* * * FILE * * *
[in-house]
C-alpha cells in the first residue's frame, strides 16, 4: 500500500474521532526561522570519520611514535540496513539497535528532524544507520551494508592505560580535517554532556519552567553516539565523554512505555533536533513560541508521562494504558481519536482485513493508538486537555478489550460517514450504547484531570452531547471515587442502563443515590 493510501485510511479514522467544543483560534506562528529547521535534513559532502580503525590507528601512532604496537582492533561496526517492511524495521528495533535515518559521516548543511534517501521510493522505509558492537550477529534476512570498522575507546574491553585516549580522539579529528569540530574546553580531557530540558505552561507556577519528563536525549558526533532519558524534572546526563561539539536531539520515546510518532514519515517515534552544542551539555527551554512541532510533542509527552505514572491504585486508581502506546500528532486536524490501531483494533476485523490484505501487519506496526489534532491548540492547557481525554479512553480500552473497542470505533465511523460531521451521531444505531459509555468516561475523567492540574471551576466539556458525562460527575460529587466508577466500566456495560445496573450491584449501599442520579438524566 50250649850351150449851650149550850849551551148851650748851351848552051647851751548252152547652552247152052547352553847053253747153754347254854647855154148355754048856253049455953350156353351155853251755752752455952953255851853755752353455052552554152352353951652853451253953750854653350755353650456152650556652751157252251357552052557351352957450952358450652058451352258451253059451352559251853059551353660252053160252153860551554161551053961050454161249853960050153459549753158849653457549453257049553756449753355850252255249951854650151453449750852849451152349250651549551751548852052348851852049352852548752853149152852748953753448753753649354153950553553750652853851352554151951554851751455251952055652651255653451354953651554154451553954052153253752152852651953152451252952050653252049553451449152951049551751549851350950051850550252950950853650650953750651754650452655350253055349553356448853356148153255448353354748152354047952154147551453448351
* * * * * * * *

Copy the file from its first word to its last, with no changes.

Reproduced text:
[in-house]
C-alpha cells in the first residue's frame, strides 16, 4: 500500500474521532526561522570519520611514535540496513539497535528532524544507520551494508592505560580535517554532556519552567553516539565523554512505555533536533513560541508521562494504558481519536482485513493508538486537555478489550460517514450504547484531570452531547471515587442502563443515590 493510501485510511479514522467544543483560534506562528529547521535534513559532502580503525590507528601512532604496537582492533561496526517492511524495521528495533535515518559521516548543511534517501521510493522505509558492537550477529534476512570498522575507546574491553585516549580522539579529528569540530574546553580531557530540558505552561507556577519528563536525549558526533532519558524534572546526563561539539536531539520515546510518532514519515517515534552544542551539555527551554512541532510533542509527552505514572491504585486508581502506546500528532486536524490501531483494533476485523490484505501487519506496526489534532491548540492547557481525554479512553480500552473497542470505533465511523460531521451521531444505531459509555468516561475523567492540574471551576466539556458525562460527575460529587466508577466500566456495560445496573450491584449501599442520579438524566 50250649850351150449851650149550850849551551148851650748851351848552051647851751548252152547652552247152052547352553847053253747153754347254854647855154148355754048856253049455953350156353351155853251755752752455952953255851853755752353455052552554152352353951652853451253953750854653350755353650456152650556652751157252251357552052557351352957450952358450652058451352258451253059451352559251853059551353660252053160252153860551554161551053961050454161249853960050153459549753158849653457549453257049553756449753355850252255249951854650151453449750852849451152349250651549551751548852052348851852049352852548752853149152852748953753448753753649354153950553553750652853851352554151951554851751455251952055652651255653451354953651554154451553954052153253752152852651953152451252952050653252049553451449152951049551751549851350950051850550252950950853650650953750651754650452655350253055349553356448853356148153255448353354748152354047952154147551453448351